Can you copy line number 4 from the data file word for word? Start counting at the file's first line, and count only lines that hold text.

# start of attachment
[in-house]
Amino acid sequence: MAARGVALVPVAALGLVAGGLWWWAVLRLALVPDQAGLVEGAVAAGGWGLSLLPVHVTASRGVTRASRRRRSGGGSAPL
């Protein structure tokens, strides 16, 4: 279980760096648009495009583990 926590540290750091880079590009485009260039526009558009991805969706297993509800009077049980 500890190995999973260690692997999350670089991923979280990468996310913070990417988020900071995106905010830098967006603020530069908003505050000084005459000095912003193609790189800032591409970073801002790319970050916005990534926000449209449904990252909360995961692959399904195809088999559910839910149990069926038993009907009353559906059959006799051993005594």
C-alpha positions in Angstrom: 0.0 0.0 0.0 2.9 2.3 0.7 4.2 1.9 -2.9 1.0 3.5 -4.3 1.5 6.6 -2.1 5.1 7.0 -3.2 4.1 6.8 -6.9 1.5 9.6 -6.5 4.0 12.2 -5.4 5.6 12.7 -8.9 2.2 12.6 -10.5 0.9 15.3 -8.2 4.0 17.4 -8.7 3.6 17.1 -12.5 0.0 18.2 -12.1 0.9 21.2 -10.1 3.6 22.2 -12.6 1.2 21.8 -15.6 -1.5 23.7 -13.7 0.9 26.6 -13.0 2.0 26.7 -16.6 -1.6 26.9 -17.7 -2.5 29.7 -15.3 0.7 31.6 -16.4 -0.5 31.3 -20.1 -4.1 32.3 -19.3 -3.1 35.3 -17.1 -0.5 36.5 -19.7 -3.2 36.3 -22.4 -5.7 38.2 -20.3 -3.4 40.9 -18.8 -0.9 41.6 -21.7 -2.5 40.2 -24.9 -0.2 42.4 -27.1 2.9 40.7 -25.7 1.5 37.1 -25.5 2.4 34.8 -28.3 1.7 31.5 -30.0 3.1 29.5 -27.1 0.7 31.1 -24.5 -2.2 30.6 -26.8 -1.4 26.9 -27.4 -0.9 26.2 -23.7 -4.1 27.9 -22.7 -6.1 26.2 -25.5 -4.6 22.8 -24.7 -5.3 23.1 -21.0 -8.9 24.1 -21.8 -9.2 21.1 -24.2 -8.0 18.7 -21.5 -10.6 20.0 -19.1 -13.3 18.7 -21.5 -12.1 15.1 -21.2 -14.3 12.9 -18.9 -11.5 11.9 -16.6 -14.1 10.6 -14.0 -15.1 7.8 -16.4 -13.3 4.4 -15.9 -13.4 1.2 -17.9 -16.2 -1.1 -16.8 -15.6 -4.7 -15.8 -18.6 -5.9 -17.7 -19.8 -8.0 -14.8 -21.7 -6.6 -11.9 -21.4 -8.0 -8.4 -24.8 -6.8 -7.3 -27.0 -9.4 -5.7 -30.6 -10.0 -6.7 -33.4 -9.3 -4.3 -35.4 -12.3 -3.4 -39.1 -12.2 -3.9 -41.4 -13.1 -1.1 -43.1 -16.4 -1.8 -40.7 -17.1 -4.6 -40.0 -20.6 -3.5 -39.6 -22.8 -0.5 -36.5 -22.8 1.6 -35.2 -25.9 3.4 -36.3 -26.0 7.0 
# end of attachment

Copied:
C-alpha positions in Angstrom: 0.0 0.0 0.0 2.9 2.3 0.7 4.2 1.9 -2.9 1.0 3.5 -4.3 1.5 6.6 -2.1 5.1 7.0 -3.2 4.1 6.8 -6.9 1.5 9.6 -6.5 4.0 12.2 -5.4 5.6 12.7 -8.9 2.2 12.6 -10.5 0.9 15.3 -8.2 4.0 17.4 -8.7 3.6 17.1 -12.5 0.0 18.2 -12.1 0.9 21.2 -10.1 3.6 22.2 -12.6 1.2 21.8 -15.6 -1.5 23.7 -13.7 0.9 26.6 -13.0 2.0 26.7 -16.6 -1.6 26.9 -17.7 -2.5 29.7 -15.3 0.7 31.6 -16.4 -0.5 31.3 -20.1 -4.1 32.3 -19.3 -3.1 35.3 -17.1 -0.5 36.5 -19.7 -3.2 36.3 -22.4 -5.7 38.2 -20.3 -3.4 40.9 -18.8 -0.9 41.6 -21.7 -2.5 40.2 -24.9 -0.2 42.4 -27.1 2.9 40.7 -25.7 1.5 37.1 -25.5 2.4 34.8 -28.3 1.7 31.5 -30.0 3.1 29.5 -27.1 0.7 31.1 -24.5 -2.2 30.6 -26.8 -1.4 26.9 -27.4 -0.9 26.2 -23.7 -4.1 27.9 -22.7 -6.1 26.2 -25.5 -4.6 22.8 -24.7 -5.3 23.1 -21.0 -8.9 24.1 -21.8 -9.2 21.1 -24.2 -8.0 18.7 -21.5 -10.6 20.0 -19.1 -13.3 18.7 -21.5 -12.1 15.1 -21.2 -14.3 12.9 -18.9 -11.5 11.9 -16.6 -14.1 10.6 -14.0 -15.1 7.8 -16.4 -13.3 4.4 -15.9 -13.4 1.2 -17.9 -16.2 -1.1 -16.8 -15.6 -4.7 -15.8 -18.6 -5.9 -17.7 -19.8 -8.0 -14.8 -21.7 -6.6 -11.9 -21.4 -8.0 -8.4 -24.8 -6.8 -7.3 -27.0 -9.4 -5.7 -30.6 -10.0 -6.7 -33.4 -9.3 -4.3 -35.4 -12.3 -3.4 -39.1 -12.2 -3.9 -41.4 -13.1 -1.1 -43.1 -16.4 -1.8 -40.7 -17.1 -4.6 -40.0 -20.6 -3.5 -39.6 -22.8 -0.5 -36.5 -22.8 1.6 -35.2 -25.9 3.4 -36.3 -26.0 7.0 